Business took me on my first trip ever to Wisconsin and Madison. Over the years I’ve read about Madison’s cycling friendliness, it’s ranked 7th by Bicycling Magazine, and now had my first opportunity to see it up close.
The first clue came at the airport at the Madison tourism/information station where their bike map was prominently displayed. No ordinary bike map, this one comes with extensive, detailed and illustrated instructions for riding safely, commuting, registration and laws, pre-ride checklists, parental advice, and links to government resources, bicycle organizations and contacts. If not already, this map and information should be a standard everywhere.
For routes, the map shows bike lanes or paved shoulders, bike paths, and even where the bike path runs on sidewalks. Bike boxes provide an extra margin of safety, these set the traffic back a few feet from the intersection. And bike boulevards are specially marked low volume, low speed, local streets that “take the shared roadway bike facility to a new level.”
Madison appeared to be on the flat side. Although I didn’t get a chance to ride, I saw lots of bikes on porches and locked-up in racks around the city.
After seeing this, I’m going to contact the city to see if we can put together a few basic maps and add signage, as David Marcus suggested in a comment to an earlier blog post.
We can dream.
Not for Mountie my commuter bike, but for Trekkie my road bike. The stock cassette – 12-25, 9 speed was too narrow for the local terrain – lots of short, steep climbs, and a lower level of fitness from less time on the road. I swapped out to a 13-30 9 speed Shimano cassette and am now much, much happier. Harris Cyclery builds this custom cassette and they were terrific to deal with. I had the parts shipped to my local store – I bought their recommended chain – and they made the change. I’m training for a 135 mile in late June, just me and a friend doing a ride we wanted to do for years, and this cassette will help. To be honest, I think the biggest benefit is psychological, knowing that I have some gears in reserve relaxes my mind and gives me the confidence that I can get up and over whatever is in front.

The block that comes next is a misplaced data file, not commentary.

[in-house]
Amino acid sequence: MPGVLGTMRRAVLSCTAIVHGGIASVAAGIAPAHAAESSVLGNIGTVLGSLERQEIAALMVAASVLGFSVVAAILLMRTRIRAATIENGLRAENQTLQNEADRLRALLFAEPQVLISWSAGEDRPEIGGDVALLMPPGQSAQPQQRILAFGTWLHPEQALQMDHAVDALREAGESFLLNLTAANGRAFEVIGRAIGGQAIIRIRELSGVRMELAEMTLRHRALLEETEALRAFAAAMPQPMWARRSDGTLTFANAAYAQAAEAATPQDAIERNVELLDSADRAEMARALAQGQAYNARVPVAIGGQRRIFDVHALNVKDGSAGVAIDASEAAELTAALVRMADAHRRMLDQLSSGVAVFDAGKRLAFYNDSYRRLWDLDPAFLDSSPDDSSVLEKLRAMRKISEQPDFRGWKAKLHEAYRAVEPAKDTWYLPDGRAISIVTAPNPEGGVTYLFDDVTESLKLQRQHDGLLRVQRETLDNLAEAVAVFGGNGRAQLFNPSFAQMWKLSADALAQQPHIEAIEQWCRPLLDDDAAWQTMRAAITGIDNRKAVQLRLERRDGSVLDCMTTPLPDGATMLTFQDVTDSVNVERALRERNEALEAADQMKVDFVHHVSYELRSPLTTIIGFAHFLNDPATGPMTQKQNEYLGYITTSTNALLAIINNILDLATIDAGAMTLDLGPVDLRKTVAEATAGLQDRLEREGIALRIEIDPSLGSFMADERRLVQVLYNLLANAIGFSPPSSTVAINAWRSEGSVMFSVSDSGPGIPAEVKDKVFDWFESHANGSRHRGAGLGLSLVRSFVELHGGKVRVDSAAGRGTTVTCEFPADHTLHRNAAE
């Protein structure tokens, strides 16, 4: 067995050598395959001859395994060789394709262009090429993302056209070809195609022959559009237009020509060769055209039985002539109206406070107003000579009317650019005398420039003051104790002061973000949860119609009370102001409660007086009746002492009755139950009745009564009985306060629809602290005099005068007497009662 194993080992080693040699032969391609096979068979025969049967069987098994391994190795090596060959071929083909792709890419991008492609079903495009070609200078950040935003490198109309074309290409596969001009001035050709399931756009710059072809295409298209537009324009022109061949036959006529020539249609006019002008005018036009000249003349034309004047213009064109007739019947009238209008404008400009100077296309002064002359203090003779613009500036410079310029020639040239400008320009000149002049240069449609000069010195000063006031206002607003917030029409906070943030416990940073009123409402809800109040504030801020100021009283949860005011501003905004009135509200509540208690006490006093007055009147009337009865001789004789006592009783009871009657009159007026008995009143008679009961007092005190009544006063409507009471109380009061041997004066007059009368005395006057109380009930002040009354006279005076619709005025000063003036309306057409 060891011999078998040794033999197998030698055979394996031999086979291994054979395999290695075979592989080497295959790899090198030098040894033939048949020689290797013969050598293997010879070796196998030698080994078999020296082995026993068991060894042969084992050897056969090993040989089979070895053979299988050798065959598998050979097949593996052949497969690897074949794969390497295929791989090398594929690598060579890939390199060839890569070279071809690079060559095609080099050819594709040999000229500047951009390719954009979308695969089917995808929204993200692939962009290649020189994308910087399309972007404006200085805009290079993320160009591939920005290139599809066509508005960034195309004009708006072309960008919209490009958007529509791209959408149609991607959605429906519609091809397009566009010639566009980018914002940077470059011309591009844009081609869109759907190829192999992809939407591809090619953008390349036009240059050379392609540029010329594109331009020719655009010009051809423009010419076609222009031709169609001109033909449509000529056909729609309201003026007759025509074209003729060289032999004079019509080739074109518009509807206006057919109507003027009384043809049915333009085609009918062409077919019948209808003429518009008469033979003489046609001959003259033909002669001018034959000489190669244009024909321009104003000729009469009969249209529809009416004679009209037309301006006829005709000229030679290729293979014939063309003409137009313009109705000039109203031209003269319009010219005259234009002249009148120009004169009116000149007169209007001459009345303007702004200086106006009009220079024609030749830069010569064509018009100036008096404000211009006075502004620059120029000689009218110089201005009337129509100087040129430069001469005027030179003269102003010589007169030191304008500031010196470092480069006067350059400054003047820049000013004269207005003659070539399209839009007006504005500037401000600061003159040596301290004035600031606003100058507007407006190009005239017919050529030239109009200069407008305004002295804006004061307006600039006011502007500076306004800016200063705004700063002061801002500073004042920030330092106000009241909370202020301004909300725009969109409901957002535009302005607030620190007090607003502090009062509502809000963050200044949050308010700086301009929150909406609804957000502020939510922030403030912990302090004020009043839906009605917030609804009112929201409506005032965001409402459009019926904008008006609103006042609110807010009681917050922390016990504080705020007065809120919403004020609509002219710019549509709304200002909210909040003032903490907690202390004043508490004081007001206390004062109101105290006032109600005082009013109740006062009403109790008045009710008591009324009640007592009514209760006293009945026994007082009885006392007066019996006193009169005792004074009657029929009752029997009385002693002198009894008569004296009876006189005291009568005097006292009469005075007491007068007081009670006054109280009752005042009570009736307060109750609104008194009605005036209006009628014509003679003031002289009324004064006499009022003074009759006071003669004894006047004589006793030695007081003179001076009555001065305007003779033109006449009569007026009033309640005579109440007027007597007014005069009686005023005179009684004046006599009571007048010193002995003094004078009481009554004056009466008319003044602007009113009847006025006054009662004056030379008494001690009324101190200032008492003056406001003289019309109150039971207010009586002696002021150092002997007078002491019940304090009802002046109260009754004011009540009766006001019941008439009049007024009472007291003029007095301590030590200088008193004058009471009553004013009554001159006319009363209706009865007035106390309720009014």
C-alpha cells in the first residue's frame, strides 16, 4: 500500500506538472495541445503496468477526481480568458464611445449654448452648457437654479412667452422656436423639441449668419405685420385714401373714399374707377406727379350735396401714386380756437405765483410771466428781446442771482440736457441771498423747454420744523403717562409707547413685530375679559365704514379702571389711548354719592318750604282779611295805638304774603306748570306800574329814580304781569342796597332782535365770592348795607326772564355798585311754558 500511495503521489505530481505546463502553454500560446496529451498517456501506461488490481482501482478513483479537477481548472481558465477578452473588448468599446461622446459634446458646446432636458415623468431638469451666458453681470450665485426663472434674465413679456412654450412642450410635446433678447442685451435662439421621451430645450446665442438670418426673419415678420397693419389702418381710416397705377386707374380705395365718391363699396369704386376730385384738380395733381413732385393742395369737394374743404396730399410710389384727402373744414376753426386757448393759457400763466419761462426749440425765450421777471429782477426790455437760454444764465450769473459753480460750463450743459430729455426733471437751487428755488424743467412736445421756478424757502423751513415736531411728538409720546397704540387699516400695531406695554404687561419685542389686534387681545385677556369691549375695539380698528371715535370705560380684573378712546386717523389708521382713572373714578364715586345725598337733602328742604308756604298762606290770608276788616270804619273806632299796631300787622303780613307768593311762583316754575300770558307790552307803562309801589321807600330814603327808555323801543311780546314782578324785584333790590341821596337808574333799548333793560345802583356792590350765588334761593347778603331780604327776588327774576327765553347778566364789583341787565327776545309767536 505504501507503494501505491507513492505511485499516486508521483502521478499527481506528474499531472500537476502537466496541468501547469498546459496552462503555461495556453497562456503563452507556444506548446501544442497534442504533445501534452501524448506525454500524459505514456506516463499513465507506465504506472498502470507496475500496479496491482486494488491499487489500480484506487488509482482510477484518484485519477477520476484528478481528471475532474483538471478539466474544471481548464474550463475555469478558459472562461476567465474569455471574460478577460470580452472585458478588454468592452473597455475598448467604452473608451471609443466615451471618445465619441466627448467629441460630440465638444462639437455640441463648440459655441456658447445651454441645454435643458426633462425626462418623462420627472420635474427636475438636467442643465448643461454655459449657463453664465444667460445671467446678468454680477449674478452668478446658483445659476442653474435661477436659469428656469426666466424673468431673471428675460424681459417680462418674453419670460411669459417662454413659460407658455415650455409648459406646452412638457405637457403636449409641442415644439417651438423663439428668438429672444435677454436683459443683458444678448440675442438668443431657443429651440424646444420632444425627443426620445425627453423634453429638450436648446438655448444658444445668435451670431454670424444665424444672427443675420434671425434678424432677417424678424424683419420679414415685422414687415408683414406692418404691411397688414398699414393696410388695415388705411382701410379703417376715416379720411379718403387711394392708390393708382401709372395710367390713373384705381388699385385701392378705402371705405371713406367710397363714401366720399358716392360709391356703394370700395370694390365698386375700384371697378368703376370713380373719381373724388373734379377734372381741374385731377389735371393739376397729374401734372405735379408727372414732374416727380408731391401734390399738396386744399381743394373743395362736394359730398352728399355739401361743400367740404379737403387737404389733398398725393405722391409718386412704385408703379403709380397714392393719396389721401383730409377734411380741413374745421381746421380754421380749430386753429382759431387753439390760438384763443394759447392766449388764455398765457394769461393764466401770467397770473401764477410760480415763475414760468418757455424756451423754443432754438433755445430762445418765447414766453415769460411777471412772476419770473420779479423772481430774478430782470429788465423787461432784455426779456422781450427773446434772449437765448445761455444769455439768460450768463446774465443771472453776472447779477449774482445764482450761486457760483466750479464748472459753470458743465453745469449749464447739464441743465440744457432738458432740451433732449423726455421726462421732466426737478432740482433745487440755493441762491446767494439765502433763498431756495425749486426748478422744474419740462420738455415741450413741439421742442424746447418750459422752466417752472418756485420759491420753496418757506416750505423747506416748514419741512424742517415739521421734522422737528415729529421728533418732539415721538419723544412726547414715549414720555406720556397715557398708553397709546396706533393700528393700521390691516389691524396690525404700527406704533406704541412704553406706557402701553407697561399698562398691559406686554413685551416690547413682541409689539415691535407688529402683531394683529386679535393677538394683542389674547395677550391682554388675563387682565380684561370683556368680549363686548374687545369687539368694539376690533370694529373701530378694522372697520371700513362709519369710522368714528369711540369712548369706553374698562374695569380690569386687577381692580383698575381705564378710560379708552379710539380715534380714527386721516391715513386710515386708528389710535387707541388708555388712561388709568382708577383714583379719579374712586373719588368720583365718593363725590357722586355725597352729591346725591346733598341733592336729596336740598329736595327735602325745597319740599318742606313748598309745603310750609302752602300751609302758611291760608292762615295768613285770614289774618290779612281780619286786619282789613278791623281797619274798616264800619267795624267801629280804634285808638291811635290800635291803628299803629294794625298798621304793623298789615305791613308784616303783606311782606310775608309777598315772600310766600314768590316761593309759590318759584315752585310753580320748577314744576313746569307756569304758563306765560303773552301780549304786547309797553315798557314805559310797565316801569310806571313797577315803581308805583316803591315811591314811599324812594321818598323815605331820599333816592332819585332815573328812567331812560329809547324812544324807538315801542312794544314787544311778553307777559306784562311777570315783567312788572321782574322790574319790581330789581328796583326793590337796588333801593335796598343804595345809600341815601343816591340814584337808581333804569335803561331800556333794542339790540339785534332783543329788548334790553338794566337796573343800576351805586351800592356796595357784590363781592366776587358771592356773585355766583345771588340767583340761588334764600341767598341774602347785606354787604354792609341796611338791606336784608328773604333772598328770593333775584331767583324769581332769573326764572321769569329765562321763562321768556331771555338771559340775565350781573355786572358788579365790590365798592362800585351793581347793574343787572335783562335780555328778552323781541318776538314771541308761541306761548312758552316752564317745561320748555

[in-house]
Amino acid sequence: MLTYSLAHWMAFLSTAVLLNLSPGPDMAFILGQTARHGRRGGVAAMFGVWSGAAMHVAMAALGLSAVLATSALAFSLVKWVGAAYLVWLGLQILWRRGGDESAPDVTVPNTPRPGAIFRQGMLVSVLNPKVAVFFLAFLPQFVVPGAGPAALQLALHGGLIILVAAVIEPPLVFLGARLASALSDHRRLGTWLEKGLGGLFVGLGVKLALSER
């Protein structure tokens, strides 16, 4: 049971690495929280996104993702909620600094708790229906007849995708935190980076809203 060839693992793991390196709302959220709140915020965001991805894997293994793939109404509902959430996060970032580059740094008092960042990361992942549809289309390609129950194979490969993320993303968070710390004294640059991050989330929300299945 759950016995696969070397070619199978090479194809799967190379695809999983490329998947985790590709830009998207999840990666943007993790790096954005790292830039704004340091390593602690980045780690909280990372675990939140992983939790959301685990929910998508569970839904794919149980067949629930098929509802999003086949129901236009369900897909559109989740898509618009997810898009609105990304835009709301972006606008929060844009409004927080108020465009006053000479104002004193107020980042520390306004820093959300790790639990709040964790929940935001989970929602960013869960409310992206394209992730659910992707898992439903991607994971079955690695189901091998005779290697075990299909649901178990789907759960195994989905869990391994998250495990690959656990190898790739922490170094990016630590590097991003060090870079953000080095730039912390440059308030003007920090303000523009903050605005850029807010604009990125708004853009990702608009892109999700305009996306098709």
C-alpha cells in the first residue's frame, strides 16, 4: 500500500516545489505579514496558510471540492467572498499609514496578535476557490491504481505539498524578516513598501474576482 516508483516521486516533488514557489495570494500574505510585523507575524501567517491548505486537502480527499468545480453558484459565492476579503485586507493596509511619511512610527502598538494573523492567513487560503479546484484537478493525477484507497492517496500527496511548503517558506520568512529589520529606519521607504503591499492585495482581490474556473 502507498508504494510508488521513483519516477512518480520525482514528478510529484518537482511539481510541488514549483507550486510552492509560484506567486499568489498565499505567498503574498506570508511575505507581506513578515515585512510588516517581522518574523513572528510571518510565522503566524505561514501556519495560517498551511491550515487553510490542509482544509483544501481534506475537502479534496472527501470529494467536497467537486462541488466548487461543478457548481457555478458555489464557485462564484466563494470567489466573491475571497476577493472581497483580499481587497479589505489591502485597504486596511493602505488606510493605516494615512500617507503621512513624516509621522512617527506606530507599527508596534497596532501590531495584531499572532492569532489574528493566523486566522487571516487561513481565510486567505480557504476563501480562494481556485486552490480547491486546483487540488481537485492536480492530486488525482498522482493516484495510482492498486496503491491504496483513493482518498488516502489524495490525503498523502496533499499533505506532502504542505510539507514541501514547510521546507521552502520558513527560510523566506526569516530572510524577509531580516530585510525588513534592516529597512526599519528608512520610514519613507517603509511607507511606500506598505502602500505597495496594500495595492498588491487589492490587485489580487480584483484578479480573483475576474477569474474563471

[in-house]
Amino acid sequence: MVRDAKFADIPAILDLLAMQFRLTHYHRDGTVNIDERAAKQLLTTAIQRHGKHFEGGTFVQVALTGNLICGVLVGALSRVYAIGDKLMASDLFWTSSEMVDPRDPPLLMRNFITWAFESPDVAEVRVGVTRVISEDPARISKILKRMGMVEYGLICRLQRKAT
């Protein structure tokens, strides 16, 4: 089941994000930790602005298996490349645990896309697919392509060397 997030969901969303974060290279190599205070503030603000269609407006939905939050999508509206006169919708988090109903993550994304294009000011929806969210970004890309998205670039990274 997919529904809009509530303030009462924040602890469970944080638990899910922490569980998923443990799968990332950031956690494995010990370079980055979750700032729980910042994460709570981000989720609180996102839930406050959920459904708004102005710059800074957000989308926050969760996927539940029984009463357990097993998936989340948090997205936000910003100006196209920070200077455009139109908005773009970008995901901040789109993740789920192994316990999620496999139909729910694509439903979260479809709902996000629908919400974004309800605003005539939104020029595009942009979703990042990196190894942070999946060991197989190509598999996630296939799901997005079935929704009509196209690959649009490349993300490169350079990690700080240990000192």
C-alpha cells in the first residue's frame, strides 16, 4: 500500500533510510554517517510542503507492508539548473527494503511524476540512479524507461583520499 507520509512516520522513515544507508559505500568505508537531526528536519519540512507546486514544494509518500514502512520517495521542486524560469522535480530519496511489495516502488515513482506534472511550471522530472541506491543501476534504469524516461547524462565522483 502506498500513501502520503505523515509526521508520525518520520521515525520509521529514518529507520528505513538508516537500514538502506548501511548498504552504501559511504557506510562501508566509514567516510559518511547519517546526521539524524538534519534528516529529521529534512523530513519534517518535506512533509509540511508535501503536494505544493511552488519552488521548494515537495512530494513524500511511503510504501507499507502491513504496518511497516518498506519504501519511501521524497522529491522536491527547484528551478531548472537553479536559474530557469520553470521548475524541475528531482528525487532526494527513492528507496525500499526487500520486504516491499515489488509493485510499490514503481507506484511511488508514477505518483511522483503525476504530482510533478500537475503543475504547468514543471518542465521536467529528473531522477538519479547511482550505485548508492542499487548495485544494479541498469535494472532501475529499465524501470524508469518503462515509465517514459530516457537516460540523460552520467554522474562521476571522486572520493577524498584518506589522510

A letter to the city with a request for a mayoral proclamation was warmly received; it looks like it’ll happen. In email back and forth I learned of an upcoming Arts festival where biking is being considered as a way to get from one venue to another. Promising – connection between cycling and arts to bring about changes.
Update: May 14: Mayor Moccia issued a proclamation and presented it at the bike rack of Norwalk’s main railroad station, South Norwalk.
Sad – According to American Bicycle League, Connecticut’s state bicycle friendliness rating dropped from 42nd in 2008 rankings to 44th in 2009. Report is here. I’m going to write the city.
My commute is along a very busy local road with an entrance to I-95, the major commuting highway. There’s no shoulder, so I have to ride on the sidewalk, and drivers only have the on-ramp in mind. Crossing over the highway can be dangerous as cars are trying to get on from two directions; then there’s the exit ramp to contend with. I started wondering if there was a route change that might help me avoid these issues and improve the commute. As I was riding this morning I remembered a turn I made some years ago while driving that weaves you under the highway and opens onto a back road. I used it a few times but found that it wasn’t that helpful for me. But it did could make sense for a bike. I took it – no more dangerous crossing and no more riding further along the busy road. An increase in safety and peace of mind, and all it took was a thought. It made me realize that it’s important to overcome the habits of the “driving mind” if commuting is to take deeper root in less-involved cycling communities.
Now that temps are over 40 in the morning, restarted commuting. Decided this year to use a different station, about twice as far, at about 3 miles. Takes an extra 7-8 minutes each way, but doubling the distance and time on the bike is good and doesn’t require an extra level of commitment.